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Page medically reviewed by Dr Rupesh Adimulam (MBBS, MRCPsych), Consultant Neuropsychiatrist at Priory Hospial Chelmsford in January 2022.

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Definition  |   Warning signs and symptoms  |   Causes and Risk Factors  |   Treatment

What is seasonal affective disorder (SAD)?

Seasonal affective disorder (SAD), sometimes known as ‘winter depression’, is a type of depression and formally recognised mental health condition. The symptoms of SAD, including persistent low moods, a lack of energy, and poor concentration, are typically experienced in a seasonal pattern, emerging in the winter months when people are exposed to less natural daylight, and decreasing in spring and summer.

The majority of people with SAD live in the northern and southern hemispheres (places that experience longer hours of darkness during winter). SAD is much less common in those living near the equator, where daylight hours are reliably long and bright.

What are the warning signs of seasonal affective disorder?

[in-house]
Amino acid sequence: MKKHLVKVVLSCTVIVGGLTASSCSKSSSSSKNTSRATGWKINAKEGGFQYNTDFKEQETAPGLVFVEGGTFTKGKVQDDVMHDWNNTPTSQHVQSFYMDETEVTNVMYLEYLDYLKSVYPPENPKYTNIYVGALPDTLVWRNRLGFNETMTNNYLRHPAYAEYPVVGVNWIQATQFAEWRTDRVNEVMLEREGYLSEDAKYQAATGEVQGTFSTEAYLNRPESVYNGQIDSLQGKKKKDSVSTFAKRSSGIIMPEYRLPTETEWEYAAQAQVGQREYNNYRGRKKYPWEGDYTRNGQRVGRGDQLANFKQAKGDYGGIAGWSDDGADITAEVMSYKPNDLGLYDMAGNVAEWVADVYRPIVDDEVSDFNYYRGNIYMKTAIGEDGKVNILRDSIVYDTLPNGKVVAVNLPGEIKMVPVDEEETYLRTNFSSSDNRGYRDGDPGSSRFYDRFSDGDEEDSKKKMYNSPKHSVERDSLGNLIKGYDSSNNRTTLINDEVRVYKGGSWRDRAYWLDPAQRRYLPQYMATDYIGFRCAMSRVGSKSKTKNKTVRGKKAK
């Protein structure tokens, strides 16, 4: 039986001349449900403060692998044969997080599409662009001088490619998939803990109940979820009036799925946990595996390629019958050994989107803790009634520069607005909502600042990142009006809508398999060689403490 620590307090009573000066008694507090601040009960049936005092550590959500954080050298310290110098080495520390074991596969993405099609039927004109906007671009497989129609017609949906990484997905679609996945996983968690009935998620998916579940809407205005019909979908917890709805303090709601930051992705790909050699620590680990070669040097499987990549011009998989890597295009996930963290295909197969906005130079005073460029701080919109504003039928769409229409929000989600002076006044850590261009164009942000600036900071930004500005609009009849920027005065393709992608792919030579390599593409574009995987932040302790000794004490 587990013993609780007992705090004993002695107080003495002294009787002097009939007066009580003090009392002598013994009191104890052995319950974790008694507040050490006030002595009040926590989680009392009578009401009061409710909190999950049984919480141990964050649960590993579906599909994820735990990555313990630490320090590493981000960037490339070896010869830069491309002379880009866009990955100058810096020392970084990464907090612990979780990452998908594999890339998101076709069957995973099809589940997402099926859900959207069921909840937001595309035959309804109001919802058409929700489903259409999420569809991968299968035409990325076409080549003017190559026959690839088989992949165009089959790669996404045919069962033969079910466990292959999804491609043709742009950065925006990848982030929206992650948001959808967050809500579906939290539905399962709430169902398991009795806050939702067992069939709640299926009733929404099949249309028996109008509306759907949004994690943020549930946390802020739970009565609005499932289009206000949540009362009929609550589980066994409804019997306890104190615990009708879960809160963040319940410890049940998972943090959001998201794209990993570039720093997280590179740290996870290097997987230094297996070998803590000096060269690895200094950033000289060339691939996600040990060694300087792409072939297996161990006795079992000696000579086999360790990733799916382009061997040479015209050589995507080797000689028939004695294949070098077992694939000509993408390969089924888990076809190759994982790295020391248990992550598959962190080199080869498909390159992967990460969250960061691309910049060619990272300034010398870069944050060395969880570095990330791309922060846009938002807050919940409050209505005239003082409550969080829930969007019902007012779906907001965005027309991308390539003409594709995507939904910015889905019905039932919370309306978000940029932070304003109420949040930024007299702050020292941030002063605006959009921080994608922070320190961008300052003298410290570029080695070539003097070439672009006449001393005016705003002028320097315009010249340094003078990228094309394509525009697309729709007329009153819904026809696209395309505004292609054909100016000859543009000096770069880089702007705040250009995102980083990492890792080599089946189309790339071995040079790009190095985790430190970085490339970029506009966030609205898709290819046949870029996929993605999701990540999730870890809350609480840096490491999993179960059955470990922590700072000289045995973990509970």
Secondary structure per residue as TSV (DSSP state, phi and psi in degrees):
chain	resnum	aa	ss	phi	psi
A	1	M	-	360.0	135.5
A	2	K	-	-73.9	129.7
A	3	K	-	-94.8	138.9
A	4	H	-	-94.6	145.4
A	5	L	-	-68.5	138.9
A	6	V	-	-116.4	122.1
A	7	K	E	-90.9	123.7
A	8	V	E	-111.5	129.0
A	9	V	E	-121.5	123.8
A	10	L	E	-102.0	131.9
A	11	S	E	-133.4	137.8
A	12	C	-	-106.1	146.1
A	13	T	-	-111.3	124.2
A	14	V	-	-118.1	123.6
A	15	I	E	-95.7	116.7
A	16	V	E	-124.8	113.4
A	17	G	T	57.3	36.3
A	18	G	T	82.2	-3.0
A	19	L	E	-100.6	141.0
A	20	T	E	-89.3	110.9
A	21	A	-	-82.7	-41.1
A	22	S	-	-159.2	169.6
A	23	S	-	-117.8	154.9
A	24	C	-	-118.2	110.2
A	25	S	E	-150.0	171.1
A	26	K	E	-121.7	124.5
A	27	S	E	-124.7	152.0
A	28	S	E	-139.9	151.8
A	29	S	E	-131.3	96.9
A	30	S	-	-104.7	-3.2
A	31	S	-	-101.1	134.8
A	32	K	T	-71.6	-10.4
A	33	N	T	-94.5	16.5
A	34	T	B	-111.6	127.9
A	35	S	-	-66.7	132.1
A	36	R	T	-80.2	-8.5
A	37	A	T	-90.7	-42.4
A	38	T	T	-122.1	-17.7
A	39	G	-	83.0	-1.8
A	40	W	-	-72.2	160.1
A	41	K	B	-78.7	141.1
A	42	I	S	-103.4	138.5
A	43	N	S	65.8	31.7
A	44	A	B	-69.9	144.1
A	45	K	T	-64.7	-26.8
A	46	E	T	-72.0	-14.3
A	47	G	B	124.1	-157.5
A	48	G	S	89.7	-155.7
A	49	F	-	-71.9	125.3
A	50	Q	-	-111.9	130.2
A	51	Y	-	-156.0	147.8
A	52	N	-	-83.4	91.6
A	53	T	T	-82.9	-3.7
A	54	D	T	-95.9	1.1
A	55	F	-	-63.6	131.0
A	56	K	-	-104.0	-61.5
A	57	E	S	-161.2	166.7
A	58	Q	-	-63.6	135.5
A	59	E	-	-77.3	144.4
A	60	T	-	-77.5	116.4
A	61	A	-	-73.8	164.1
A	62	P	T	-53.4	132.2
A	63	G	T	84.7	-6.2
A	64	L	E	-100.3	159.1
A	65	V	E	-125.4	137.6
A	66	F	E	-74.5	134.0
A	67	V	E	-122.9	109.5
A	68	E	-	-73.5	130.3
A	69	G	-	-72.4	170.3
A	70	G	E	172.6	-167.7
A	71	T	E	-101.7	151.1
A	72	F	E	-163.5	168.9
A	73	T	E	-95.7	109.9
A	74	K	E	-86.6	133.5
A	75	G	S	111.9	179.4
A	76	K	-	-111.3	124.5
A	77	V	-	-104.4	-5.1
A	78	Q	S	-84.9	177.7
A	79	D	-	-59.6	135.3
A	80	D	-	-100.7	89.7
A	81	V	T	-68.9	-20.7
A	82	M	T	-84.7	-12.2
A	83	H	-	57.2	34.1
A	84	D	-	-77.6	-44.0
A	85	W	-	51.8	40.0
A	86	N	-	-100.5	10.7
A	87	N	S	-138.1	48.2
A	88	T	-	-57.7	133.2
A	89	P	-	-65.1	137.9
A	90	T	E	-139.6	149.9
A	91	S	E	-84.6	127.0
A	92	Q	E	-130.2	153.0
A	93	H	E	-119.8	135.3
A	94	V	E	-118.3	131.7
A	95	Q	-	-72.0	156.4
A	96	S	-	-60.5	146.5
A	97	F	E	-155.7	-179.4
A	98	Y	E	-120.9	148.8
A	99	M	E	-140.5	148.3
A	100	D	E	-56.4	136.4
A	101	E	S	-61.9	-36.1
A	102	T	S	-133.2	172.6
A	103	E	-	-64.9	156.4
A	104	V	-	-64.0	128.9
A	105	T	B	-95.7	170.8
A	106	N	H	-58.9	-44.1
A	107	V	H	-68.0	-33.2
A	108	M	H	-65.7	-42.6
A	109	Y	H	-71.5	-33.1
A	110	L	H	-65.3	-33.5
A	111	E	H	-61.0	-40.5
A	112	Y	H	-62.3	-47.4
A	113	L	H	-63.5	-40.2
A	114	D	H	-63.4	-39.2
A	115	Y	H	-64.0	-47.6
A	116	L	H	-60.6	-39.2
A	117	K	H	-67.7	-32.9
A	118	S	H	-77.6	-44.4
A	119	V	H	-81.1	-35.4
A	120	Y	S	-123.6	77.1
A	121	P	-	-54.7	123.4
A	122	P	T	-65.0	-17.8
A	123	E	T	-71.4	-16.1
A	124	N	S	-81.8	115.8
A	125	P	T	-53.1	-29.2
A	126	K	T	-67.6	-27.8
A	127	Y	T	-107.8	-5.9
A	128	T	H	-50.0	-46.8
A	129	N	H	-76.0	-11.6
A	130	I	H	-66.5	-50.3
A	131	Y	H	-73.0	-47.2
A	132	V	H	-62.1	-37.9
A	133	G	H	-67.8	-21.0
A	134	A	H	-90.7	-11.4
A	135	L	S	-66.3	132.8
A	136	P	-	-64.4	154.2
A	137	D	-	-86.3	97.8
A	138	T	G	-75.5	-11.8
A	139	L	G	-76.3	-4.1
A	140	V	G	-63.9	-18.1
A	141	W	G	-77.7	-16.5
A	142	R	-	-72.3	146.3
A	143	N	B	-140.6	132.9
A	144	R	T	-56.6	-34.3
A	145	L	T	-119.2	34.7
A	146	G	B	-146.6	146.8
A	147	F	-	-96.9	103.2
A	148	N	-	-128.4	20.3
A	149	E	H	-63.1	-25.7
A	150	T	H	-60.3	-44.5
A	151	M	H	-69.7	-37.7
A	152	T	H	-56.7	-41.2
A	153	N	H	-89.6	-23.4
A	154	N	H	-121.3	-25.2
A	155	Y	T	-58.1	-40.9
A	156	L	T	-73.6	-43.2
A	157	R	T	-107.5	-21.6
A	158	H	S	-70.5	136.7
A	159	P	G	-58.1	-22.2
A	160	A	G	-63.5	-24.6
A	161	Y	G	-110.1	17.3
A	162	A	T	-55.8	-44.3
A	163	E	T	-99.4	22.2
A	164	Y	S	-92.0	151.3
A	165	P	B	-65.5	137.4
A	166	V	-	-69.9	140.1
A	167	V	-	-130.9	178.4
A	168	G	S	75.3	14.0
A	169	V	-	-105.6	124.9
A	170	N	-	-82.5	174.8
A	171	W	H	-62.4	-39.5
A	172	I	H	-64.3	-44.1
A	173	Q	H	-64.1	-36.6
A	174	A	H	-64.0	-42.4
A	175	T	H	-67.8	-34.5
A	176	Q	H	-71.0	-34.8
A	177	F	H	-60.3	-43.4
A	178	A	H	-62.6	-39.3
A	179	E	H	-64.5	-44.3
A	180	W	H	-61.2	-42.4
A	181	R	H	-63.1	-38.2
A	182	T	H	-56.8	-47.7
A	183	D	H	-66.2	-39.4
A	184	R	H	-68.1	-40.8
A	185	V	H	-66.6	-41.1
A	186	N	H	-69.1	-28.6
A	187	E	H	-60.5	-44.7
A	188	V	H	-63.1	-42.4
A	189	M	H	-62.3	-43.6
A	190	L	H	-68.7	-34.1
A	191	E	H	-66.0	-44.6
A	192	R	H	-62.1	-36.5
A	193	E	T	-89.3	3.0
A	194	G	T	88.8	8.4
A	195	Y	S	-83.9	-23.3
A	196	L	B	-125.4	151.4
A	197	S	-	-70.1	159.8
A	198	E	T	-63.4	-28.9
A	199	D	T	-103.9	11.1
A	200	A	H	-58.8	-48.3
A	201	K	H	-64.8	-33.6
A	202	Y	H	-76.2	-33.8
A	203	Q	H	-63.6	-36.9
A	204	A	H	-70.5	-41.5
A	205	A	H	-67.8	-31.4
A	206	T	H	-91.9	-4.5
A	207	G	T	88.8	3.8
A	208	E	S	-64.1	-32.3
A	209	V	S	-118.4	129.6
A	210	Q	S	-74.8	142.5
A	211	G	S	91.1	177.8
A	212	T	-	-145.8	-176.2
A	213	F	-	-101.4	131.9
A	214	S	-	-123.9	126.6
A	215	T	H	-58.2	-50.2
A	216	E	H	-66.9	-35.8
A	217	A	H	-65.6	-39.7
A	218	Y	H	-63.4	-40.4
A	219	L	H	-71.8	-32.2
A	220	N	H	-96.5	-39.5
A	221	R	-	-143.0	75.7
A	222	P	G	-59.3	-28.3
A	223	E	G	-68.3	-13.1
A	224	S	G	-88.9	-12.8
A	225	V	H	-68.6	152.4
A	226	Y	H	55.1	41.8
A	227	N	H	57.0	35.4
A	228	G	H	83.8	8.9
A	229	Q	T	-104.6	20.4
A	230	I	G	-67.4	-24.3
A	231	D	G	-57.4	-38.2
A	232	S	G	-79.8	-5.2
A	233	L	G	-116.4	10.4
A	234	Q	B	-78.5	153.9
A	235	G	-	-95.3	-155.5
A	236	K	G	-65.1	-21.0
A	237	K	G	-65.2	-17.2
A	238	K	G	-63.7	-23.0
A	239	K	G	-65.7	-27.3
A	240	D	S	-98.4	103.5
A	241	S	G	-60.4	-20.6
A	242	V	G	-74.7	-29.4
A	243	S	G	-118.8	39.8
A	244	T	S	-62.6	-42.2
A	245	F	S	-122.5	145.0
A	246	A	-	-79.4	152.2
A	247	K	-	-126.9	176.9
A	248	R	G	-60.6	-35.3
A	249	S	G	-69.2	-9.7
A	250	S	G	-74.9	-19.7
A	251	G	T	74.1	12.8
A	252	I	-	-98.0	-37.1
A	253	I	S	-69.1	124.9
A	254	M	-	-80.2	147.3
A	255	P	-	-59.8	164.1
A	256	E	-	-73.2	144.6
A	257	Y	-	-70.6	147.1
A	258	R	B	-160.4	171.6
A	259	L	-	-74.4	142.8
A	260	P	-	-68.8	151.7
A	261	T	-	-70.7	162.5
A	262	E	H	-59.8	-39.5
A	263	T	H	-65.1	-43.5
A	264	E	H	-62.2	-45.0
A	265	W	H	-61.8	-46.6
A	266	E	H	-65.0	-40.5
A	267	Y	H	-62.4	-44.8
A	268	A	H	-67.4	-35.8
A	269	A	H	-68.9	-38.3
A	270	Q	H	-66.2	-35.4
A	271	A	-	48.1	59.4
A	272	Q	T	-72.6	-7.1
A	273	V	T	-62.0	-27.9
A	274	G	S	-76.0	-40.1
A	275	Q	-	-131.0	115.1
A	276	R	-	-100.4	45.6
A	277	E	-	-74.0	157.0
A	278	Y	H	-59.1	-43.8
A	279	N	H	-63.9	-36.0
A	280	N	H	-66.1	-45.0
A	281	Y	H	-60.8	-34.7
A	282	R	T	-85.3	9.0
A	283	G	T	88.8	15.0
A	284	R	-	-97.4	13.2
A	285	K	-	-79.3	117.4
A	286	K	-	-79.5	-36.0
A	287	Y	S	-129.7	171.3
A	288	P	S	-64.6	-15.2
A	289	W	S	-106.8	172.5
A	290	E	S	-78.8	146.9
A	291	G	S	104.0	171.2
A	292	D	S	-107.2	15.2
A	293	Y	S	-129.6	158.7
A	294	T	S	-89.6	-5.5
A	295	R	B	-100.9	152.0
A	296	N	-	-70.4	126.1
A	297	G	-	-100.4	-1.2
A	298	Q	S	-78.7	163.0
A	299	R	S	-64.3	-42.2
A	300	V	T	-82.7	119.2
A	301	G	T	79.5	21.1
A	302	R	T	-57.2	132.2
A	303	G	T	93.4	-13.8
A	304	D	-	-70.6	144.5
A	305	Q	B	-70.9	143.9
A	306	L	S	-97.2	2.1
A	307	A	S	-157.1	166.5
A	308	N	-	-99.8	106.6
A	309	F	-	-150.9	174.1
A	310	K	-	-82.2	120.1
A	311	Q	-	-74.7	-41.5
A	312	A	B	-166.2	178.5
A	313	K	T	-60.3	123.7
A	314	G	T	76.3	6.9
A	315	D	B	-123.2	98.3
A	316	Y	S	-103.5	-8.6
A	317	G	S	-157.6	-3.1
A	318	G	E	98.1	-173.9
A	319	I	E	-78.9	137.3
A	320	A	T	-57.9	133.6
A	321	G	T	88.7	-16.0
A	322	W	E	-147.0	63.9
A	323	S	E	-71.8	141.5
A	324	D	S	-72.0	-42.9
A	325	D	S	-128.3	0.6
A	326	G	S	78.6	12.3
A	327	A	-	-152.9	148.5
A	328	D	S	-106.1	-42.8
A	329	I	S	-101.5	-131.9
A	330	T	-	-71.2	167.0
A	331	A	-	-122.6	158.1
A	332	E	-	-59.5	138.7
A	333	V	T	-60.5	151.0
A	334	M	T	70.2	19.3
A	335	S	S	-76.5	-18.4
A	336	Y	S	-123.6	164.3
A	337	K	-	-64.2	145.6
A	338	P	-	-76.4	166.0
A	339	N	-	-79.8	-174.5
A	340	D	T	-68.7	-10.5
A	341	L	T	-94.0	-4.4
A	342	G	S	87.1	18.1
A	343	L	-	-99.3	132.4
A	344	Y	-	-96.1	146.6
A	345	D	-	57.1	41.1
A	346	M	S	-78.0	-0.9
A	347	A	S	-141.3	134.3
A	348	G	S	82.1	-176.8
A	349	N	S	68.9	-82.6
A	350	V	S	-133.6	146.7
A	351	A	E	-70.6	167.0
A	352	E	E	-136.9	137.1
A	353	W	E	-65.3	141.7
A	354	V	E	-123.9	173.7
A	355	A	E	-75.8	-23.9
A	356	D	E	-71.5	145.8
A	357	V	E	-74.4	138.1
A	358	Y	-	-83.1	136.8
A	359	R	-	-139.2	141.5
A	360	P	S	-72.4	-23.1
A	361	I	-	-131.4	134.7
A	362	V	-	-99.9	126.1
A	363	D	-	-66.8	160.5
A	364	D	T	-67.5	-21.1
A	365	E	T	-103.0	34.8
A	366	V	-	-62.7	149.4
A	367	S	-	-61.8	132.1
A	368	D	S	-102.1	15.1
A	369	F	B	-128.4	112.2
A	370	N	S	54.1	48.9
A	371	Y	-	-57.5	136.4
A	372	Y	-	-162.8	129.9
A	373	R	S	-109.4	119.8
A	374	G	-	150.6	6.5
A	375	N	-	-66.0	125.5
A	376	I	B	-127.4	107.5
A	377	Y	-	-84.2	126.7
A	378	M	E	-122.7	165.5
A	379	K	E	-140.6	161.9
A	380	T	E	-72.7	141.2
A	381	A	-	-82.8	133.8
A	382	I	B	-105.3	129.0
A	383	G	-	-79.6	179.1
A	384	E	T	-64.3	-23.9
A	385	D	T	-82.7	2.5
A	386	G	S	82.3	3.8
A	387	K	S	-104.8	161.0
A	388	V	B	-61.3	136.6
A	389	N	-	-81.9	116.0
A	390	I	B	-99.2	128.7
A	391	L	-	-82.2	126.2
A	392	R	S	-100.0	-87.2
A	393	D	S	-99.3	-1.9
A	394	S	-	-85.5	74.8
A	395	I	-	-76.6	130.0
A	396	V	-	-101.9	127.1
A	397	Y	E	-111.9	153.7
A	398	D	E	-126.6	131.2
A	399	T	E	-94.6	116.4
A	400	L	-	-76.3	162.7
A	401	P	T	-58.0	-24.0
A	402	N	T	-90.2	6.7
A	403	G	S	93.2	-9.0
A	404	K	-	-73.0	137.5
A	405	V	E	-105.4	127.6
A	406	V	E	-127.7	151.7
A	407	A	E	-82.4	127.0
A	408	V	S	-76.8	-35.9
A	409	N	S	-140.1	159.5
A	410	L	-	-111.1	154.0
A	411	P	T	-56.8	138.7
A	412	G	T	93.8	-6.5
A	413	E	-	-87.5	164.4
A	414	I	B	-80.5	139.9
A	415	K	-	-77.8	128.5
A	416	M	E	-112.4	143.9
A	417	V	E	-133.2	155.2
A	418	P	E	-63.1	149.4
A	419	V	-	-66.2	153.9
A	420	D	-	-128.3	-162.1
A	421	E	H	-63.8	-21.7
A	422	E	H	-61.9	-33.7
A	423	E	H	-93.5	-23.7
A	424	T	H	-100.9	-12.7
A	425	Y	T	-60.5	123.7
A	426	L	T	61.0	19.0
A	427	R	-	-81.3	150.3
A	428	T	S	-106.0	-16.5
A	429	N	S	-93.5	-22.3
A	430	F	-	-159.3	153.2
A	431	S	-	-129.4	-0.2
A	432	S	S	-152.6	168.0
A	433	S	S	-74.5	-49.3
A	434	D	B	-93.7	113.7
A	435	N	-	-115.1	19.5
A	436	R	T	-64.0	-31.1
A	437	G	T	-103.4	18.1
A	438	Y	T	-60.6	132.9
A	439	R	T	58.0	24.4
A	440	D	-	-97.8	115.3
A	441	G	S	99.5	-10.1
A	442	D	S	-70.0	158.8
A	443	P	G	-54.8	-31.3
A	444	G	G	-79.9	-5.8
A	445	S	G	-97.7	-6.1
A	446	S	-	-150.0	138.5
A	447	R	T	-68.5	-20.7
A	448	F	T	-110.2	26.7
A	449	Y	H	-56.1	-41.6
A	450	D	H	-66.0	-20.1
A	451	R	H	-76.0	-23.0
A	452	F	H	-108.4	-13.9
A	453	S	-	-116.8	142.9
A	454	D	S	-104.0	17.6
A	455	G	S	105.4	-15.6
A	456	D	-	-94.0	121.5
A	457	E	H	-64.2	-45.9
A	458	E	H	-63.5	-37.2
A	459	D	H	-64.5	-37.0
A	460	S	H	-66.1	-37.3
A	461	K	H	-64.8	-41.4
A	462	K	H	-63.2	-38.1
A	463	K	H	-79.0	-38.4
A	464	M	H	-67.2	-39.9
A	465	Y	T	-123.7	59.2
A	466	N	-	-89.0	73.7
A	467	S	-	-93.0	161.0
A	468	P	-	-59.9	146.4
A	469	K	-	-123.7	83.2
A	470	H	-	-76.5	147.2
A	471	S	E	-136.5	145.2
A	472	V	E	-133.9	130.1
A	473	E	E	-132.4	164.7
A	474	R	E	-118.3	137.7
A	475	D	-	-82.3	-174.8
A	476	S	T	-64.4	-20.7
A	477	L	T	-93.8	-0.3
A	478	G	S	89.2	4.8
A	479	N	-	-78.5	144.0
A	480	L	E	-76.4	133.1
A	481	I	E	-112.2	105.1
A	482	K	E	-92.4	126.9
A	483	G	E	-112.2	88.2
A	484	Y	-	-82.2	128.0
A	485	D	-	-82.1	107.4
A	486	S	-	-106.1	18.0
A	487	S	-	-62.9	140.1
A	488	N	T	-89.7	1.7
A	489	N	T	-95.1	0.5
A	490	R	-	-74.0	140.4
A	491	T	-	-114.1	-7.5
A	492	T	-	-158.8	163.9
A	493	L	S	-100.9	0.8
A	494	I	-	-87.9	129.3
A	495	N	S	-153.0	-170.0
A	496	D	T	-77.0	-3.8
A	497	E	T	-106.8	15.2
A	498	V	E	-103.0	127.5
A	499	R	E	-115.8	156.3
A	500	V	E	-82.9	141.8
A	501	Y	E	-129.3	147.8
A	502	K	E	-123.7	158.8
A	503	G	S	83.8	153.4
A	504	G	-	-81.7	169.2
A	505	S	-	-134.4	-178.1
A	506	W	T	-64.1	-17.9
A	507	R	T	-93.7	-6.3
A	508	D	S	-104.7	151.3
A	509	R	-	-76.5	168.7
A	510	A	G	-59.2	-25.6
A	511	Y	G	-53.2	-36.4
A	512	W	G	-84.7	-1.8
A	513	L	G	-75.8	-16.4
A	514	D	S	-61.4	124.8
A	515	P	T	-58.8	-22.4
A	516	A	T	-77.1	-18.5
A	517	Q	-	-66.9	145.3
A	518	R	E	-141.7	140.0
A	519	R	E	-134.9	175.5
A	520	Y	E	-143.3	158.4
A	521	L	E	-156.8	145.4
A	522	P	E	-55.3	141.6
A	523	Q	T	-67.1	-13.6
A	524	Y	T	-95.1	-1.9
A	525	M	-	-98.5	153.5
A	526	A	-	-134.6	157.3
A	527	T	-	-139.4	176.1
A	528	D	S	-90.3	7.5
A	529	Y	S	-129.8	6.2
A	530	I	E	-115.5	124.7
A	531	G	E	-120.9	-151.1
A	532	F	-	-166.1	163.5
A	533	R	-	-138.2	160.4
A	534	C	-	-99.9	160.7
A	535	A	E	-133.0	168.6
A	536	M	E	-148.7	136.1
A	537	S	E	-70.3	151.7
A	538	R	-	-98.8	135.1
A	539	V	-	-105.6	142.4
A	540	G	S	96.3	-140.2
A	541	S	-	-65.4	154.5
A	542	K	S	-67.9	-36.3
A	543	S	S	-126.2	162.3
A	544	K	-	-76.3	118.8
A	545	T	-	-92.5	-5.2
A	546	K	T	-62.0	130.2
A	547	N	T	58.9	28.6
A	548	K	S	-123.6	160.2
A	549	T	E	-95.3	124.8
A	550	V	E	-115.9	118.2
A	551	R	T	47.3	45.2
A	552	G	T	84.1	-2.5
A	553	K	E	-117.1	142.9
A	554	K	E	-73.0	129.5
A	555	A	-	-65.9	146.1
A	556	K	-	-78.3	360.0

seasonal affective disorder symptoms and causes

The signs and symptoms of SAD will typically occur at a similar time every year, usually during the autumn and winter months when there's less sunlight. They include:

  • Feeling low and depressed
  • Feeling excessively tired during the day and needing to sleep for longer
  • Having difficulty getting up in the morning despite having more sleep
  • Social withdrawal and loss of pleasure and interests
  • Loss of libido
  • Feelings of irritability, tension, stress and anxiety
  • Carbohydrate cravings, waking up in the night to eat, and weight gain
  • Feelings of despair, guilt and worthlessness
  • Suicidal thoughts

If the signs you're experiencing align with that of seasonal depression, you can make one or two changes to your daily routine that will help you cope with seasonal affective disorder

Why does the weather affect my mood?

The exact cause of SAD can differ depending on each individual, just as the causes of all types of depression do. It may also be a combination of things that contribute to the likelihood of you developing SAD. However, there are a few distinct factors that research shows are linked to SAD.

Poor sleep patterns

Your body’s internal clock, known as your circadian rhythm, uses sunlight as a guide for o when you should wake up or go to sleep. With the lower levels of sunlight during winter, your body’s biological clock may become disrupted, leading to symptoms of SAD.

Serotonin and Melatonin levels